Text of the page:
Common Knee Surgery is Ineffective
Doctors and patients often elect to have surgery when there are no other effective treatments left. Surgeries, regardless of how routine or simply certain procedures may be, are still dangerous, risky and potentially fatal. In a new study, researchers found that the most common kind of knee surgery is not any more effective than fake knee surgery.
For this study, the researchers recruited 146 participants who suffered from knee pain. Their pain appeared to be caused by the wear and tear of the meniscus, which is responsible for cushioning the bones in the knee. The volunteers did not have a recognized injury or osteoarthritis, which would have rendered the surgery ineffective. Some of the participants were randomly assigned to have surgery to repair the meniscus and others were given fake knee surgery.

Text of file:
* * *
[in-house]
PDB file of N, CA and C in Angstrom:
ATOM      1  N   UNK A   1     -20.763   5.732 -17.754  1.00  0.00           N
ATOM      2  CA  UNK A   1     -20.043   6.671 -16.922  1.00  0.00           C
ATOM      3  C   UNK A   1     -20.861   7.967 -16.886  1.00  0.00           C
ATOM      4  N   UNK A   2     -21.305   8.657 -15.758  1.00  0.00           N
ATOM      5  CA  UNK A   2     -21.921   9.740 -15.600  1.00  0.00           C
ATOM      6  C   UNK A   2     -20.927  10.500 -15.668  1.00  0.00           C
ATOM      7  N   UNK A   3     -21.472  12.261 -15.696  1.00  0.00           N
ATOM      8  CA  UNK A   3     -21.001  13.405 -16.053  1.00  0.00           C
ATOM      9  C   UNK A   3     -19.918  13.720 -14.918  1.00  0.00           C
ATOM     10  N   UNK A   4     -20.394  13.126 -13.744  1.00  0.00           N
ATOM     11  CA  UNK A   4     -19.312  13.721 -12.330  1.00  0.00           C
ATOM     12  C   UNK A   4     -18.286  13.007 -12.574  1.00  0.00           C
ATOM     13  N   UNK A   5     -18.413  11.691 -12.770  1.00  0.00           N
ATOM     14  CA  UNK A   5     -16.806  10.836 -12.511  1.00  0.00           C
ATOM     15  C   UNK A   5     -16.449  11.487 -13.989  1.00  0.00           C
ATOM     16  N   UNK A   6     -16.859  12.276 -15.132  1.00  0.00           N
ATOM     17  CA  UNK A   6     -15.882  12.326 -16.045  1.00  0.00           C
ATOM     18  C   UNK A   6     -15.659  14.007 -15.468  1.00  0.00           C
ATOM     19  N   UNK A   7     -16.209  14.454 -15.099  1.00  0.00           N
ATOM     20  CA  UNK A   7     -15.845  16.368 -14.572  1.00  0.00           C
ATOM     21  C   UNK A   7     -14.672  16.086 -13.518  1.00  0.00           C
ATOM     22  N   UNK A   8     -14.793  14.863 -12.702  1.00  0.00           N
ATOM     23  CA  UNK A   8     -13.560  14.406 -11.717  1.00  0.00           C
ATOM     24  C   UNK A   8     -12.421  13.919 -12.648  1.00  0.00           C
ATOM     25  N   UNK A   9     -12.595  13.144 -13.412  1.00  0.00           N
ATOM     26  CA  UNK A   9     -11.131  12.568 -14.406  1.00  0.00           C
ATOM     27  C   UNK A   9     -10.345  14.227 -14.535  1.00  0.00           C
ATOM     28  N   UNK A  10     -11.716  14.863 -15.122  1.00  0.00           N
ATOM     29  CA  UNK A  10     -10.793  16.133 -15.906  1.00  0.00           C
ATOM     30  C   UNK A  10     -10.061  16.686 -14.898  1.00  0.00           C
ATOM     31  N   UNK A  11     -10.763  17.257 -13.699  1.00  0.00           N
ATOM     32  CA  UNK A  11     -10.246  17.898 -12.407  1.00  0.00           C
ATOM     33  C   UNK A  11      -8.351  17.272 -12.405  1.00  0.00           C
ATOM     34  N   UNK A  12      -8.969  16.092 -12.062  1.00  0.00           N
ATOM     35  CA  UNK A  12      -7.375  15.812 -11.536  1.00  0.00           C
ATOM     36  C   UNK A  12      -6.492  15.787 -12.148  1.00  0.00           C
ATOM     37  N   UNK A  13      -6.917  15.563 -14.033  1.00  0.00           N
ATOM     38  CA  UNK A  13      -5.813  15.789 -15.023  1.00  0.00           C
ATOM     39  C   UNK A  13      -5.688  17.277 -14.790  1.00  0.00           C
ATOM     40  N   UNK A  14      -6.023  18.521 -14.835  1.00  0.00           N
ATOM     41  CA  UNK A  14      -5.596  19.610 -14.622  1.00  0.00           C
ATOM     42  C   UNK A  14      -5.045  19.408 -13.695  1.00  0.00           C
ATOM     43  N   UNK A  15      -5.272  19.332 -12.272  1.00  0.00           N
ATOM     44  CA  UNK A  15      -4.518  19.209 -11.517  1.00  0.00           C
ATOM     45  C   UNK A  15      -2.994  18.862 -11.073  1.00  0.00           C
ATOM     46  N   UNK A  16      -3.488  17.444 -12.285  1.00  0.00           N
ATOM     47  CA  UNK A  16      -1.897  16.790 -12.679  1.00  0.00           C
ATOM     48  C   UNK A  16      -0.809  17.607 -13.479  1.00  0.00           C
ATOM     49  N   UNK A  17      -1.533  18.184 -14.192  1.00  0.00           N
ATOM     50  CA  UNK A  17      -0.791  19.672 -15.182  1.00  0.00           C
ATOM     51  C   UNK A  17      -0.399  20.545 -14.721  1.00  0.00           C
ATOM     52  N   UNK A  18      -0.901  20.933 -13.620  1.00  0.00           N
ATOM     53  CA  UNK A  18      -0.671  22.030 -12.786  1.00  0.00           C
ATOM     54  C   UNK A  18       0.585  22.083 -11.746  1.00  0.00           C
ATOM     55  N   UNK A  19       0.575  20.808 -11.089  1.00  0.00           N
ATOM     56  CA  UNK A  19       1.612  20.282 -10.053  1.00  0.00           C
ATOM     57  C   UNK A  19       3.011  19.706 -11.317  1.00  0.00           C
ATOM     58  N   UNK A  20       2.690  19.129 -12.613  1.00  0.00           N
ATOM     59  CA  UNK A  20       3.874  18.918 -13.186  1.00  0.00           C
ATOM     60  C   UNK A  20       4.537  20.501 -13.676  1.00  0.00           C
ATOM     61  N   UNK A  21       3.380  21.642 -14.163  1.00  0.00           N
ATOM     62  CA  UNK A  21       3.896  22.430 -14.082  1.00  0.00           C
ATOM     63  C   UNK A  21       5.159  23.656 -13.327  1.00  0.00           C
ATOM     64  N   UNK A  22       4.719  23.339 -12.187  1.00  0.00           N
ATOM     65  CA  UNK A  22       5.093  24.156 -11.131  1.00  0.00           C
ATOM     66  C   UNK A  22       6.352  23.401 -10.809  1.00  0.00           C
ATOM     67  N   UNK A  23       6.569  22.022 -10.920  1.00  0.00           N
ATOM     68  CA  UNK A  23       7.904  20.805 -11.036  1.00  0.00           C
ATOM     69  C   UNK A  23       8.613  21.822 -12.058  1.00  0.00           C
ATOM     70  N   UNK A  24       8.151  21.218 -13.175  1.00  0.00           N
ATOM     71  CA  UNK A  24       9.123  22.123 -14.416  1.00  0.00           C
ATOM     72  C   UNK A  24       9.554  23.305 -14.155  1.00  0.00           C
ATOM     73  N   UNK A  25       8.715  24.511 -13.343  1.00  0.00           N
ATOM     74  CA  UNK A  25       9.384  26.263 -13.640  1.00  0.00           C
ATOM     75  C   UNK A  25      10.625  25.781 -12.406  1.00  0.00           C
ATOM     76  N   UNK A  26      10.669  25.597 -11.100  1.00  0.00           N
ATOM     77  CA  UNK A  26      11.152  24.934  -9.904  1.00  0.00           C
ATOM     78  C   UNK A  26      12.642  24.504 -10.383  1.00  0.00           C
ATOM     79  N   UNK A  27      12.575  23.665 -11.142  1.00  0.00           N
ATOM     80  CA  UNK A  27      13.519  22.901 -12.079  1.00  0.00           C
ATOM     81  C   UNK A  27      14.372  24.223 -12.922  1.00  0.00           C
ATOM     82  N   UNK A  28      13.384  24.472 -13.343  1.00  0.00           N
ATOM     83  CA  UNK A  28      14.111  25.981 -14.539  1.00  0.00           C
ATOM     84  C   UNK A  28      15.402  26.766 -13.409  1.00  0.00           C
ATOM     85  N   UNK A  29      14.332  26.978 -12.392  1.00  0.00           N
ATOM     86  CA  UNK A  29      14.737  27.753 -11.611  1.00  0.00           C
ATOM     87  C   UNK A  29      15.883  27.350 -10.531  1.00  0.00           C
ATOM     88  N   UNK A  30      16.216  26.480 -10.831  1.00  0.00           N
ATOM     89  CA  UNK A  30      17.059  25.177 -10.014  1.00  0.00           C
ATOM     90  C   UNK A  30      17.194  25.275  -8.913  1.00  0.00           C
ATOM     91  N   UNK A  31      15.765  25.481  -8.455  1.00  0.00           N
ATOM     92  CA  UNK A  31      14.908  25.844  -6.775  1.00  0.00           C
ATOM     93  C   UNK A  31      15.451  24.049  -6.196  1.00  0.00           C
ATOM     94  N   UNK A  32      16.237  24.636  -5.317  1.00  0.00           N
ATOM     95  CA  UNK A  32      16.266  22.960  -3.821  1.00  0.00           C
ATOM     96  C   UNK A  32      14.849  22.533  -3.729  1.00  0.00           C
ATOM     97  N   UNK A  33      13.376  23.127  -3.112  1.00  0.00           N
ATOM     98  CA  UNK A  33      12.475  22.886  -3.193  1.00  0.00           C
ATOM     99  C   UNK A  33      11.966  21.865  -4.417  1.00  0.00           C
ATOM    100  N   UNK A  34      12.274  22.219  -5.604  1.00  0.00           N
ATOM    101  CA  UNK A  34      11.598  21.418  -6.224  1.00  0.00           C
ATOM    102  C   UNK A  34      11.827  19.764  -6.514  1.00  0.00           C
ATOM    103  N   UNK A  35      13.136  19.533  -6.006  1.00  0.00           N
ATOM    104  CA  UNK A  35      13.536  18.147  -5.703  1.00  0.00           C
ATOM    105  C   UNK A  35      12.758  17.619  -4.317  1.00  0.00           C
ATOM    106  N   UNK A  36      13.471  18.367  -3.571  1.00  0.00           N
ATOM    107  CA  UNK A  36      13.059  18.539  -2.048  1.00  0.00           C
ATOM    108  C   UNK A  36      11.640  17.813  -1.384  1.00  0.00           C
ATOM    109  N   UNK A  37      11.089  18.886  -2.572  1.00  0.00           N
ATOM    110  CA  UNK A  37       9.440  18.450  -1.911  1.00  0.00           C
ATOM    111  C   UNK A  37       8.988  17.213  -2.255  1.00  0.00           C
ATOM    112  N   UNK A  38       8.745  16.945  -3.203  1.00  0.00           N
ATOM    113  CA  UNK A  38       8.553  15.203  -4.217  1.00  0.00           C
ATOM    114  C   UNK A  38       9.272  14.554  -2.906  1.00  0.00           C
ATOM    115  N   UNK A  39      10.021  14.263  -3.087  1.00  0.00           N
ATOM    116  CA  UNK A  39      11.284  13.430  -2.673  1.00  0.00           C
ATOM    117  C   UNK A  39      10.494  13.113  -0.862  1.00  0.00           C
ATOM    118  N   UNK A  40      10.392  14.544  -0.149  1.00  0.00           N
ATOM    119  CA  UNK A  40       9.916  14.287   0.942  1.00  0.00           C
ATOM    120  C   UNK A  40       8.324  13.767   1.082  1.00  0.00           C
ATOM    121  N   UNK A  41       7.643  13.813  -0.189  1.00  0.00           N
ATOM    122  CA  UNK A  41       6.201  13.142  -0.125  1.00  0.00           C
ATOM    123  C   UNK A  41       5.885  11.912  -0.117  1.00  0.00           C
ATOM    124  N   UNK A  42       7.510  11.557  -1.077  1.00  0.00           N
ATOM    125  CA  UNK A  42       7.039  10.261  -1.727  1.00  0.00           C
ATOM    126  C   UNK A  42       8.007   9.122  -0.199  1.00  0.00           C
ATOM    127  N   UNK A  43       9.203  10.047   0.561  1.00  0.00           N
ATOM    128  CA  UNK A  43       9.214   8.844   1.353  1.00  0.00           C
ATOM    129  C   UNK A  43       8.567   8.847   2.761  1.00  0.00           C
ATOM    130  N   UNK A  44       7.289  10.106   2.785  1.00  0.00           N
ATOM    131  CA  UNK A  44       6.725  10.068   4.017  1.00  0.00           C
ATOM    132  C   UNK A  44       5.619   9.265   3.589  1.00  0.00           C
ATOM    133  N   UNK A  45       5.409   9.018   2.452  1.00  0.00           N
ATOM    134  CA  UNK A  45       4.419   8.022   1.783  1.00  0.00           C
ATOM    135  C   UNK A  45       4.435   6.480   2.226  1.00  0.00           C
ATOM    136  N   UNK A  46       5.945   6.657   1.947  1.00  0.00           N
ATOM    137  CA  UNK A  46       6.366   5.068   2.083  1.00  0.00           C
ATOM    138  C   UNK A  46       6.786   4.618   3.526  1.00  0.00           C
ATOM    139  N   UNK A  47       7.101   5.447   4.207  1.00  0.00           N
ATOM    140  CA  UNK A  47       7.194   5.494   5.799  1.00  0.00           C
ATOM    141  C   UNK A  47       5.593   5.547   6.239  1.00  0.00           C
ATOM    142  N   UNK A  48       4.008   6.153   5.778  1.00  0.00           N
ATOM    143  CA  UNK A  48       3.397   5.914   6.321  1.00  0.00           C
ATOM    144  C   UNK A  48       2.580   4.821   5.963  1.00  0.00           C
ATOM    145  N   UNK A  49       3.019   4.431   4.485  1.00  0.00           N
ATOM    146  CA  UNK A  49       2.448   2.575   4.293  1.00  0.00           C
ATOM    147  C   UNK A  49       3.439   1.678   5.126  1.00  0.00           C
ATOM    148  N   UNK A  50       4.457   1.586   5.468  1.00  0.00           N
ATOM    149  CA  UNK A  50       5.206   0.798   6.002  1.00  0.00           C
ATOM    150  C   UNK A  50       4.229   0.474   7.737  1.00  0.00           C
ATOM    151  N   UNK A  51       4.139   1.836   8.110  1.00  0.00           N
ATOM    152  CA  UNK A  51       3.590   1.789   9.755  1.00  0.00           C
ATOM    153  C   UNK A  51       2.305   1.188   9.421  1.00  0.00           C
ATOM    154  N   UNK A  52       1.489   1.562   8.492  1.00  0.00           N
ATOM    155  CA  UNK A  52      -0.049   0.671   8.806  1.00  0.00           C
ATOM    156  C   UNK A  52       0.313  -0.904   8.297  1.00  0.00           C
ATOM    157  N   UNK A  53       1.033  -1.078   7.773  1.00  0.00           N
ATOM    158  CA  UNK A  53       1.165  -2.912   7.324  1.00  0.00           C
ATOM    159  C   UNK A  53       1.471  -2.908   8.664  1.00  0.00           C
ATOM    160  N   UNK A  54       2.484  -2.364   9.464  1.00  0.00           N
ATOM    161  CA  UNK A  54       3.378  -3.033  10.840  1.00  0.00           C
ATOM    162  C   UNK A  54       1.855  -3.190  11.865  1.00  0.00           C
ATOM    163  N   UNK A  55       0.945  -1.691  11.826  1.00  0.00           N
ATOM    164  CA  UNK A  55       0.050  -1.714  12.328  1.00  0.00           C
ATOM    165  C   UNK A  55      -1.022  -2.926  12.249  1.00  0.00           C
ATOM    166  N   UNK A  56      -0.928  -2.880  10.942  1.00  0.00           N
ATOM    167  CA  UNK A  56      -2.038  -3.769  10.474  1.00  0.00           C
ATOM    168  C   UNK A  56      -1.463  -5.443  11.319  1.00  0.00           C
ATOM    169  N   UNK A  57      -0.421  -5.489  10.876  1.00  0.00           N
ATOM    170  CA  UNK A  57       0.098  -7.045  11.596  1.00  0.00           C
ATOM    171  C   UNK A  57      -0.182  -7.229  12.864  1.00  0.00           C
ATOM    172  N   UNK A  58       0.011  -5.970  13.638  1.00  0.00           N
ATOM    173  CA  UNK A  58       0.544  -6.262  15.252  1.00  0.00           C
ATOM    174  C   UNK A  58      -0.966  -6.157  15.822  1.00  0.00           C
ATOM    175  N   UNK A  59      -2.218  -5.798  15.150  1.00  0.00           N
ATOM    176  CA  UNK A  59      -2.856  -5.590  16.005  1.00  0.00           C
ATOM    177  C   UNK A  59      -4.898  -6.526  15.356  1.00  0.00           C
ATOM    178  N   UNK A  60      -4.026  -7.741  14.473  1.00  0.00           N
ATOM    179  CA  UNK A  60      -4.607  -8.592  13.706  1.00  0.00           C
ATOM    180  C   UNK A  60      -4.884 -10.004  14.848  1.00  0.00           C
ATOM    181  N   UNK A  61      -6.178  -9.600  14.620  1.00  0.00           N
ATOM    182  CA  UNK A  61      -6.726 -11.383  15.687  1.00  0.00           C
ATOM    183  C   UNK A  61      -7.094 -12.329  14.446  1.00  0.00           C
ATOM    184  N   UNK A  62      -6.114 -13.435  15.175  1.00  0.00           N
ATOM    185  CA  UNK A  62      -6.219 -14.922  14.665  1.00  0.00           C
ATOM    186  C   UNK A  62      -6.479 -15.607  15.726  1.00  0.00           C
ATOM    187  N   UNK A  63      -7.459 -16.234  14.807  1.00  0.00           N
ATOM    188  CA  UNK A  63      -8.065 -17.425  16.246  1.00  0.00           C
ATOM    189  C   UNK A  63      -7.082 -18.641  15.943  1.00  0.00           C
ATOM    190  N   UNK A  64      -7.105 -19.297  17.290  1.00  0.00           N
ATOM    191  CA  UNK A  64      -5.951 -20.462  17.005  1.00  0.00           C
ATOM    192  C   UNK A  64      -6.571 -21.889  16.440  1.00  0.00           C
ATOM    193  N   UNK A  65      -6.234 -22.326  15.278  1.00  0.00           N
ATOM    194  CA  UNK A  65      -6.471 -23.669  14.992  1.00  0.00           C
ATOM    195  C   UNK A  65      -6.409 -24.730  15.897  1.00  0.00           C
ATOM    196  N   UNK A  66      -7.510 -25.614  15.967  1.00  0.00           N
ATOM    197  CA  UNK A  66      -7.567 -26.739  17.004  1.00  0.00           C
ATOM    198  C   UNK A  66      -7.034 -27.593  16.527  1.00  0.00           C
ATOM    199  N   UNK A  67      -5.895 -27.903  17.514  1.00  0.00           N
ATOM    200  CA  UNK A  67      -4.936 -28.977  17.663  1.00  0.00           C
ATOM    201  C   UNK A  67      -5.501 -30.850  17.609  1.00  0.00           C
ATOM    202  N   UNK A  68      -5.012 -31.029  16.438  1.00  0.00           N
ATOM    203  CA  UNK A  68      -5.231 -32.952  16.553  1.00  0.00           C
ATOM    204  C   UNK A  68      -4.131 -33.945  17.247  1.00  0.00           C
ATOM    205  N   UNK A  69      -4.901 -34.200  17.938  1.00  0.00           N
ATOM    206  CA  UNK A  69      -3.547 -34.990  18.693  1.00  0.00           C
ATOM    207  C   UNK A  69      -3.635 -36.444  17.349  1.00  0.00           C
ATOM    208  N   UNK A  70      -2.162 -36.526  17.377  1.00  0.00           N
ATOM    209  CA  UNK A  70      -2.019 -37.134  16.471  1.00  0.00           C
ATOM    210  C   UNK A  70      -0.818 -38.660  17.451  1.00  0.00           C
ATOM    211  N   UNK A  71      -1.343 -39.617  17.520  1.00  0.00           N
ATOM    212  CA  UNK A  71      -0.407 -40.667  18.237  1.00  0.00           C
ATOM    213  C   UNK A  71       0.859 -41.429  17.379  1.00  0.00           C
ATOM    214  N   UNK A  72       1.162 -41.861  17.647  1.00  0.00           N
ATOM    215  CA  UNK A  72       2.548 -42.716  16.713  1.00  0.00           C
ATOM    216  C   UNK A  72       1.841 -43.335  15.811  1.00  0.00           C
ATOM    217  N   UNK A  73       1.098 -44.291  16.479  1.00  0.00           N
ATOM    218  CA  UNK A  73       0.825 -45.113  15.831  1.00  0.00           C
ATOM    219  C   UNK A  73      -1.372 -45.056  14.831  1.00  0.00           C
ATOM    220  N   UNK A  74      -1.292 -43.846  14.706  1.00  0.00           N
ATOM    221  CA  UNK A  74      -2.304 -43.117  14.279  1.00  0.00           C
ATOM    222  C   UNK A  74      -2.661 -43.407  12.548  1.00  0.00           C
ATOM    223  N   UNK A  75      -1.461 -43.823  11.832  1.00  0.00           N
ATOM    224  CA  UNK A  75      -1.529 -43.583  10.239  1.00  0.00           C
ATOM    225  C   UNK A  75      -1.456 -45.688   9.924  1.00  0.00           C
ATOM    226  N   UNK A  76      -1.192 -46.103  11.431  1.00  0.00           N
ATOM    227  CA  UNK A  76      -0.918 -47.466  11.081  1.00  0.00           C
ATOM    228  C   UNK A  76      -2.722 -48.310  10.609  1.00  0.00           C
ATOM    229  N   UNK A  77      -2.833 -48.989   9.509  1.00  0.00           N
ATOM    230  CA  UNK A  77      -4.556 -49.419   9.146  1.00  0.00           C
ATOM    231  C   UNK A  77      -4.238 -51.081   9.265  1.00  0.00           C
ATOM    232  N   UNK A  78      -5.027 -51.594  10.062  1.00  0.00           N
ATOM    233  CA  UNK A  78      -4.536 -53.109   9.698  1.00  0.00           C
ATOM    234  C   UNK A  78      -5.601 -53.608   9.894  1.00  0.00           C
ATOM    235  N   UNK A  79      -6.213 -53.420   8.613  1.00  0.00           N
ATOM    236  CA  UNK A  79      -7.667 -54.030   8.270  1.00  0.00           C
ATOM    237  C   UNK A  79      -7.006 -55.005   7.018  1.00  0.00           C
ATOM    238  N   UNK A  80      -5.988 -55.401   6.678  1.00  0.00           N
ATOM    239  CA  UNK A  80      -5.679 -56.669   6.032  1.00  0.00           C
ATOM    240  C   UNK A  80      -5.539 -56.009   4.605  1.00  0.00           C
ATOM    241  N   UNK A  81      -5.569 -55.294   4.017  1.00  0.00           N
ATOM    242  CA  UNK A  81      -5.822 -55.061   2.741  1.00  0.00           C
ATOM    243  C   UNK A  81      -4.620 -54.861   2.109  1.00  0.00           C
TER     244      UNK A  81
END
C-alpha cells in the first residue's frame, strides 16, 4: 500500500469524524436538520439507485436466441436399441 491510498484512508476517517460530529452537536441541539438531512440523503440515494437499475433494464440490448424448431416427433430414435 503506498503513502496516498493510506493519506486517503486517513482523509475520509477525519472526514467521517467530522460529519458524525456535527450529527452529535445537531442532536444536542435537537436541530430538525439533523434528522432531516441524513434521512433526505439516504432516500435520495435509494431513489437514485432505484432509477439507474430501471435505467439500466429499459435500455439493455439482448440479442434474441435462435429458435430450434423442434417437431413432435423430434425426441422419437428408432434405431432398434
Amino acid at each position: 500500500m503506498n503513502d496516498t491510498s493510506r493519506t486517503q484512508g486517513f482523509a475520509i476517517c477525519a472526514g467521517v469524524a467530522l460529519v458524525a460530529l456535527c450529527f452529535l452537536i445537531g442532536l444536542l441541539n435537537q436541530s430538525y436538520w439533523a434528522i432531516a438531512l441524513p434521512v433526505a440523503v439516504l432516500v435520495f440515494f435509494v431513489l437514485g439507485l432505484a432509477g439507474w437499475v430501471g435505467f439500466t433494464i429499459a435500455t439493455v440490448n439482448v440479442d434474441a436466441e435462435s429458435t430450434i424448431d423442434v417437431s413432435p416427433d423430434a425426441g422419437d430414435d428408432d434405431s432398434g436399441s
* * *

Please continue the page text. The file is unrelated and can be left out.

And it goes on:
The researchers found that after one year, improvements in knee comfort in both groups were the same. From the surgery group, 77 percent of the patients reported being satisfied with their outcome. 93 percent of the people in this group stated that they would get the surgery again. In the sham group, 70 percent of the people were satisfied. Around 96 percent of the people in this group said they would get the surgery again.
The lead researcher, Dr. Teppo Jarvinen from the University of Helsinki concluded that knee surgery was not any more effective as fake knee surgery for one year post operation. Based on the findings, the researchers believe that doctors might need to reconsider recommending knee surgery. Experts explained that fake knee surgery could be as effective because this procedure relieves some of the pain involved with the meniscus.
"If you scope the knee [without touching the cushion], that will often help even if you don't completely address the torn meniscus issue," Dr. Craig Bennett, the chief of sports medicine at the University of Maryland Medical Center, said according to FOX News. "You're taking out the junky, thick irritating fluid that can give a lot of people their pain."
The study was published in the New England Journal of Medicine.